A major difference between normal pressure hydrocephalus (NPH) and other dementias on this page, including Alzheimer’s, is that NPH can be cured, or at least dramatically improved, with surgery. NPH is caused by excessive spinal fluid in the brain. The buildup of pressure impares thinking like with other dementias (trouble focusing, loss of short-term memory) and makes walking hard for people (who say it feels like their feet are stuck to the ground). Trouble with bladder control might also occur. Someone with these symptoms may be diagnosed with normal pressure hydrocephalus. Fortunately, when surgeons insert a thin tube called a “shunt” into the brain, the excess fluid can be drained and symptoms improve quickly.

For more on normal pressure hydrocephalus, click here.


Creutzfeldt-Jakob Disease

Creutzfeldt-Jakob disease (CJD) develops spontaneously and gets worse much faster than other dementias like Alzheimer’s disease. Most individuals diagnosed with CJD die within a year, after the rapid destruction of brain cells causes memory problems like other dementias, as well as mood swings, involuntary muscle movements, difficulty seeing and difficulty walking. CJD is the most common of a group of rare dementia types called spongiform encephalopathy or prion diseases, the result of abnormal proteins in the brain called prions. Once present in the brain, prions “infect” healthy proteins, creating new prions.

There are three types of CJD:

– Sporadic Creutzfeldt-Jakob disease: Appears in the brain for no known reason. More than 80 percent of CJD cases are sporadic.
– Familial Creutzfeldt-Jakob disease: Inherited from parents who carry a specific gene. This type develops at a much younger age, often between 20 and 40.
– Acquired Creutzfeldt-Jakob disease: Comes from exposure to tissue and fluids from the brain and spine of someone with CJD, or eating meat from cattle infected with the disease. These cases are incredibly rare.


Dementia in Persons with HIV/AIDS

Dementia can occur when the HIV virus attacks one’s nervous system and causes damage to the brain cells. When symptoms including memory loss, poor judgment, confusion, mood swings, difficulty with coordination, and trouble learning new things are severe enough to interfere with daily life, a diagnosis of HIV dementia may be given. These symptoms may be reversible with treatment, and certain HIV drug (antiretroviral) therapies have been shown to make dementia less likely. A milder form of cognitive impairment (thinking problems) in people with HIV, called HIV Associated Neurocognitive Disorder or HAND, can still affect the brain.


Dementia From Traumatic Brain Injury

Trauma (physical injury) to the head, most often from falls or car accidents, can lead to cognitive and memory problems similar to dementia. Symptoms depend upon the severity of the trauma and what part of the brain was affected. Potential symptoms of a head injury include dizziness and loss of balance (vertigo), headache, blurred vision, memory and cognitive (thinking) problems, sleeping problems, restlessness, irritability, apathy, depression, emotional outbursts, impulsiveness, and anxiety. Milder injuries may include symptoms like difficulty concentrating, paying attention, and attending to so-called “executive functions” (planning, organizing, abstract reasoning, problem solving, and making judgments). If the injury is severe, the person may lose many higher-level mental skills, like the ability to retain past memories or form new ones.Treatment for traumatic brain injuries commonly includes medications, counseling, and/or occupational therapy.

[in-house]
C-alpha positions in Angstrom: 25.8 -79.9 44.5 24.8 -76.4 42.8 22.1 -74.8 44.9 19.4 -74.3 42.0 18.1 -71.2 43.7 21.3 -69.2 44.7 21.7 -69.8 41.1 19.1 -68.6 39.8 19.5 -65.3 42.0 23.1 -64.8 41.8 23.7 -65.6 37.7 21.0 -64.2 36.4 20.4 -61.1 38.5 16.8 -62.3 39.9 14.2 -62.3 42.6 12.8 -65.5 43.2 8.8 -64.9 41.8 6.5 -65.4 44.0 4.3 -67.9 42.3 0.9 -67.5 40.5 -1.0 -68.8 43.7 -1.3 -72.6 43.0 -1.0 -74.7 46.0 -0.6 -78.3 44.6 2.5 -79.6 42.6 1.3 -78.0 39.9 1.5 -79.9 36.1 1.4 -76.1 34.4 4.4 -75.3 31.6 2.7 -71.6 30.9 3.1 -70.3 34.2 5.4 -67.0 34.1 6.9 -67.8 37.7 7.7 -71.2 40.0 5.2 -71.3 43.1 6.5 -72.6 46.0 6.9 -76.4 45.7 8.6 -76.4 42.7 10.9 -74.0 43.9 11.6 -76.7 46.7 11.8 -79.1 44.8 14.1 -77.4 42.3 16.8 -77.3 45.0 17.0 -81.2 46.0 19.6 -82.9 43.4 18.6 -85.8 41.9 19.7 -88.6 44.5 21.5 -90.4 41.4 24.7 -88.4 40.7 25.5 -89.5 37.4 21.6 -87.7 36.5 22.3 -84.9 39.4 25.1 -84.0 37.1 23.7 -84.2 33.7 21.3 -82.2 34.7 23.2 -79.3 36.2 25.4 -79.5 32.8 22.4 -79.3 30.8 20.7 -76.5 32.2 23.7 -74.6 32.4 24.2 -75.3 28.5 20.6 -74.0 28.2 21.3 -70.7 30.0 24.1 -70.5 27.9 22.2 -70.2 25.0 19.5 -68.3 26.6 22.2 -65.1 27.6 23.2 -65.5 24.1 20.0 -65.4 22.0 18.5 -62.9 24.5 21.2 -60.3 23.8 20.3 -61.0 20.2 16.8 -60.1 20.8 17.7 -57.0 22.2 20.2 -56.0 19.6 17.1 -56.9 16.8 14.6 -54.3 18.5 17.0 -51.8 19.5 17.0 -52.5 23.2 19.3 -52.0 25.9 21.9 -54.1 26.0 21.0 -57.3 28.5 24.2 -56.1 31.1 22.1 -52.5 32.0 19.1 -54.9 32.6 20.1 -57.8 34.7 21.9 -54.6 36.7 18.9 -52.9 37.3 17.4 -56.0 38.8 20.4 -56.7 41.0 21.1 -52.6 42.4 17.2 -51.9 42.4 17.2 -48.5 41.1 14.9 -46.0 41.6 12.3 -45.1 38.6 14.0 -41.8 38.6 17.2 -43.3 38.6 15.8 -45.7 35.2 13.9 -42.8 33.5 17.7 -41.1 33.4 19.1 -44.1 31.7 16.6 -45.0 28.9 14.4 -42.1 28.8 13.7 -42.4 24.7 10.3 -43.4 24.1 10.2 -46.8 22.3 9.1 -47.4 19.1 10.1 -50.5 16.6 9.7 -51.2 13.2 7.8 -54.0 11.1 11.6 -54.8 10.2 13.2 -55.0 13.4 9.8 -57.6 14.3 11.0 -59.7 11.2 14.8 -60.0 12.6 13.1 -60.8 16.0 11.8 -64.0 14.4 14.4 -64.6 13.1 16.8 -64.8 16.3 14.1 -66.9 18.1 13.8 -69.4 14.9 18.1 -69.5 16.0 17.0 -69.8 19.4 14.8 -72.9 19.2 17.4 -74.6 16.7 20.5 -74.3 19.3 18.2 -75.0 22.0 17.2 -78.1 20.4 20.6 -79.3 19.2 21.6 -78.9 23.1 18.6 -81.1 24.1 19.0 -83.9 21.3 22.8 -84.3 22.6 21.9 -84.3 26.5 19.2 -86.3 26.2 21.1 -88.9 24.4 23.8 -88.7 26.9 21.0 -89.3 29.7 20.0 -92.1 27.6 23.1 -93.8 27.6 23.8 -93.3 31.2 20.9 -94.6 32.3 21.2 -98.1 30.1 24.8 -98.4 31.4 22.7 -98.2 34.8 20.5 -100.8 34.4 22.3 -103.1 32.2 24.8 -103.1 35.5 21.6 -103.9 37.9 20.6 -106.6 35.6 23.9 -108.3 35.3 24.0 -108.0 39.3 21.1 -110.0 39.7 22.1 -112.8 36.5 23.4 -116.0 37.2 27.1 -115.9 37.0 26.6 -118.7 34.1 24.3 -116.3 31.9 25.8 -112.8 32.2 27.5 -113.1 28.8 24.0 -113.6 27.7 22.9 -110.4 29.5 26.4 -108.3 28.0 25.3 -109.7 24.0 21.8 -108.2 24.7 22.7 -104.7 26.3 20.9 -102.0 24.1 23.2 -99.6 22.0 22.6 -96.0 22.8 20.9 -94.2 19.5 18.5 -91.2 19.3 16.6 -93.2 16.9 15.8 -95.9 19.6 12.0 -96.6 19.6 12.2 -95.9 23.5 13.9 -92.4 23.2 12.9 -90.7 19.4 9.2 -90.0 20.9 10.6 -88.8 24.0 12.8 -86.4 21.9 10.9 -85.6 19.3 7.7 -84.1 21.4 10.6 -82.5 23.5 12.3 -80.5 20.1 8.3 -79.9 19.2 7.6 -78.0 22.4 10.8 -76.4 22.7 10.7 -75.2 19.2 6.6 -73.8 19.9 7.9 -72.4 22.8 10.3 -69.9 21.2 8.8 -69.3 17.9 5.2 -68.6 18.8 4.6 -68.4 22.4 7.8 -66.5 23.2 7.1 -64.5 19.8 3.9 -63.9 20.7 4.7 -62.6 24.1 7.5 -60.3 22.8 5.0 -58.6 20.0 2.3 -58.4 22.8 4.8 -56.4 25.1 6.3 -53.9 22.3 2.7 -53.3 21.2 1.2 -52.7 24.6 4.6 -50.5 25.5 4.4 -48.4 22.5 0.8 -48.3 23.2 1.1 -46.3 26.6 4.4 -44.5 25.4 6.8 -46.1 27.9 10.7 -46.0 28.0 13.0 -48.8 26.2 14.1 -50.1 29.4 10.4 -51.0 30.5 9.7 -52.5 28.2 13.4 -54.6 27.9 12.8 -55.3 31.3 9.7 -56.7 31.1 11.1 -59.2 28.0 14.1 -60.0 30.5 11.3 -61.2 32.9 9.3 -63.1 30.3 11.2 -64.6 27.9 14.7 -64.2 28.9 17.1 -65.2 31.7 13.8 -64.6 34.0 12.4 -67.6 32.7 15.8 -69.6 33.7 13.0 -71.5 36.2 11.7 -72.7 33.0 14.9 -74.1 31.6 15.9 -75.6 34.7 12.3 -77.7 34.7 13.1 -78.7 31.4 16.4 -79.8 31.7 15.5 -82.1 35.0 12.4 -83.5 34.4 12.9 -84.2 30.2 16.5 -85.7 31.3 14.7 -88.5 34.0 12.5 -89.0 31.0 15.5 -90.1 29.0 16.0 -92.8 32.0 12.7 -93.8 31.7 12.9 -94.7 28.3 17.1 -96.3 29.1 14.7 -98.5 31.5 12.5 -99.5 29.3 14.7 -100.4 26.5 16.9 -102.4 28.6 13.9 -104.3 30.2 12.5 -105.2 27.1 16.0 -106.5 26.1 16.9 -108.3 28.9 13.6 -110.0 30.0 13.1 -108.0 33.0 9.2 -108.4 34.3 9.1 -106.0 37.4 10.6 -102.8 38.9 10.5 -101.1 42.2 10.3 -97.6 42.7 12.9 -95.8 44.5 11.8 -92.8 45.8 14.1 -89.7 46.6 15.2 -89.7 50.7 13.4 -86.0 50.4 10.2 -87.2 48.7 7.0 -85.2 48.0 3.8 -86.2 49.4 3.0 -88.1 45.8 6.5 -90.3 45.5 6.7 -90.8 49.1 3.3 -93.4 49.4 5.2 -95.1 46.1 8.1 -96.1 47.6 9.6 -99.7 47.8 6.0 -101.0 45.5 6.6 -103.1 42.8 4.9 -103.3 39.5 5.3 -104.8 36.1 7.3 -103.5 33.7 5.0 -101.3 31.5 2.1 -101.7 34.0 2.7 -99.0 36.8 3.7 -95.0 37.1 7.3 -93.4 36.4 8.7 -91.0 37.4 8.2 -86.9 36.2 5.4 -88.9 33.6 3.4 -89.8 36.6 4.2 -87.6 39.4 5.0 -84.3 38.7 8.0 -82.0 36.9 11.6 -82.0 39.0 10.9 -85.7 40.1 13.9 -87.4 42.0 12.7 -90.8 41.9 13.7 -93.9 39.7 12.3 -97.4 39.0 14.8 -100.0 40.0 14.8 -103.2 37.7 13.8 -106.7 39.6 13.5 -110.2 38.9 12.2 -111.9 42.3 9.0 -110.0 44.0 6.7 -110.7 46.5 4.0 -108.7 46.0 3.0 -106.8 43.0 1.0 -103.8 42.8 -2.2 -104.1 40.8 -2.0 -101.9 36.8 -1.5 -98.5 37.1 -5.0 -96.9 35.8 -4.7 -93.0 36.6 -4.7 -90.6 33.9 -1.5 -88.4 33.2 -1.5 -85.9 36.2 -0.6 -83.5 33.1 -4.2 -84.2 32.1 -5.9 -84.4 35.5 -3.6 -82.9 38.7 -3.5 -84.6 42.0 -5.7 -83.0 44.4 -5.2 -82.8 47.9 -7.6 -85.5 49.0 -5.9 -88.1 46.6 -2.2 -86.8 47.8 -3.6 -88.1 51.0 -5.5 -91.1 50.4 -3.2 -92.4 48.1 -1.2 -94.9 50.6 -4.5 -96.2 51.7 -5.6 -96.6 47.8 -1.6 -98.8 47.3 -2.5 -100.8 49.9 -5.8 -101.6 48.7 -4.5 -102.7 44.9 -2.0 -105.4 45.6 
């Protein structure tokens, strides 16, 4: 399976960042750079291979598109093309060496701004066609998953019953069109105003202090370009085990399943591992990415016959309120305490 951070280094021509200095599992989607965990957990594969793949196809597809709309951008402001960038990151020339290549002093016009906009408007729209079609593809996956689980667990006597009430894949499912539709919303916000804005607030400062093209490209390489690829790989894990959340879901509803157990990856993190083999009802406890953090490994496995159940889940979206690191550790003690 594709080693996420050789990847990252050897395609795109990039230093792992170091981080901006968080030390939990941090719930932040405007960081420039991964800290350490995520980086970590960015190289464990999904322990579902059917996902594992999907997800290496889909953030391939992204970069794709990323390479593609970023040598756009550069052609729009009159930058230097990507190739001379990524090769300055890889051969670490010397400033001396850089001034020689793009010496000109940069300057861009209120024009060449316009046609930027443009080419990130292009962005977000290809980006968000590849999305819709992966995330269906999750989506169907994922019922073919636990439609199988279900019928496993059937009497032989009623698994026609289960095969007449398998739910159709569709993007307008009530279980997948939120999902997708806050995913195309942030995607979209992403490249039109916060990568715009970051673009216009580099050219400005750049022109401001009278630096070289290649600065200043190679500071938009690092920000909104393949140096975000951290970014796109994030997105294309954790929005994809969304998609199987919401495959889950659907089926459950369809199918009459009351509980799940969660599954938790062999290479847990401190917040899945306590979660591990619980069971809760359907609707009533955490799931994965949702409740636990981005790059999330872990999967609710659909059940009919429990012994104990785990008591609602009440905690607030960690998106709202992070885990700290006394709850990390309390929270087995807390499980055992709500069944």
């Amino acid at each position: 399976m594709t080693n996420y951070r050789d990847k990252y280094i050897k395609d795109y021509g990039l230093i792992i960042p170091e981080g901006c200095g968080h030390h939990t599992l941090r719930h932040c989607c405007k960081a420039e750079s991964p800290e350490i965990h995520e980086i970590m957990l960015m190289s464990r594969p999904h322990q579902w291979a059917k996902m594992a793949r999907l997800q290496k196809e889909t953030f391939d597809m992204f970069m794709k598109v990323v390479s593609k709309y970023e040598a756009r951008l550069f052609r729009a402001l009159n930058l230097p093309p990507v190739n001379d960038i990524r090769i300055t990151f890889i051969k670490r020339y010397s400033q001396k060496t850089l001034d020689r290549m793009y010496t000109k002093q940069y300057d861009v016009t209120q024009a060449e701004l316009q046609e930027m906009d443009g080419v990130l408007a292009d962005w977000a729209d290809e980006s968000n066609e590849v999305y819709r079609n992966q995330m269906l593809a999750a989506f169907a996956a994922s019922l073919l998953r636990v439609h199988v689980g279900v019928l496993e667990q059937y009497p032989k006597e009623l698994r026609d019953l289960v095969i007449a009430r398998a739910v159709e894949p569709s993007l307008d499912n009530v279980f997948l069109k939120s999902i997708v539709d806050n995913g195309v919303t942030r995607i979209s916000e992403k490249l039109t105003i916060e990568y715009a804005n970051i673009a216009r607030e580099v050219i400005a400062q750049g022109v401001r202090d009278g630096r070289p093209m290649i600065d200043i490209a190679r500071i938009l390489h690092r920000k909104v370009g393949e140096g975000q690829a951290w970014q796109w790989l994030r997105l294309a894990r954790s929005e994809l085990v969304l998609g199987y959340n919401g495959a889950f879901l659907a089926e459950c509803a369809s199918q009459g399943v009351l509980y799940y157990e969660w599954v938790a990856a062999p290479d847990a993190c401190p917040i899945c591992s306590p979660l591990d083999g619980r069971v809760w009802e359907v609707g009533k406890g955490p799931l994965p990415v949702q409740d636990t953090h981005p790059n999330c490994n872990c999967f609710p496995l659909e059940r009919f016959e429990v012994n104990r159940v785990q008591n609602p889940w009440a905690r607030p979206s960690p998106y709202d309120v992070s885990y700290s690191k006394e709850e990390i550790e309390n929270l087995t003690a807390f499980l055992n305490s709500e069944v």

Also notable here is that repeated mild traumatic brain injuries can cause a disease called chronic traumatic encephalopathy (CTE), whose symptoms are the same as those listed above. CTE has been shown in particular to affect football players and military veterans. (Click here for more on CTE.)


Wernicke-Korsakoff Syndrome (Including Alcohol-Related Dementia)

Wernicke-Korsakoff Syndrome (WKS) is caused by a lack of the vitamin B1, also known as thiamine, which helps the brain turn sugar into energy. Deficiency in this vitamin is sometimes related to alcoholism, but it is also seen in a number of other conditions including AIDS, cancer, malnutrition and eating disorders. The symptoms of Wernicke-Korsakoff Syndrome include memory loss and cognitive decline as well as confabulation (making up stories), vision changes, and loss of muscle coordination. The syndrome often, but not always, begins with a medical incident called Wernicke encephalopathy, where lack of thiamine causes sudden confusion, stumbling, and rapid eye movements. These episodes can be fatal. When WKS is caught in the early stages, however, a person can make a significant recovery.



Leukodystrophy is a group of genetic diseases that affect children, although there are also cases of adult-onset leukodystrophy. These diseases result from a problem with myelin, the covering for nerves that makes up the white matter in the brain. Signs and symptoms vary with the particular type of leukodystrophy, but most types are characterized by gradual decline of various abilities, such as limited speech and movement in a child who previously seemed well. The treatment and outcome for the disease depend on the type of leukodystrophy.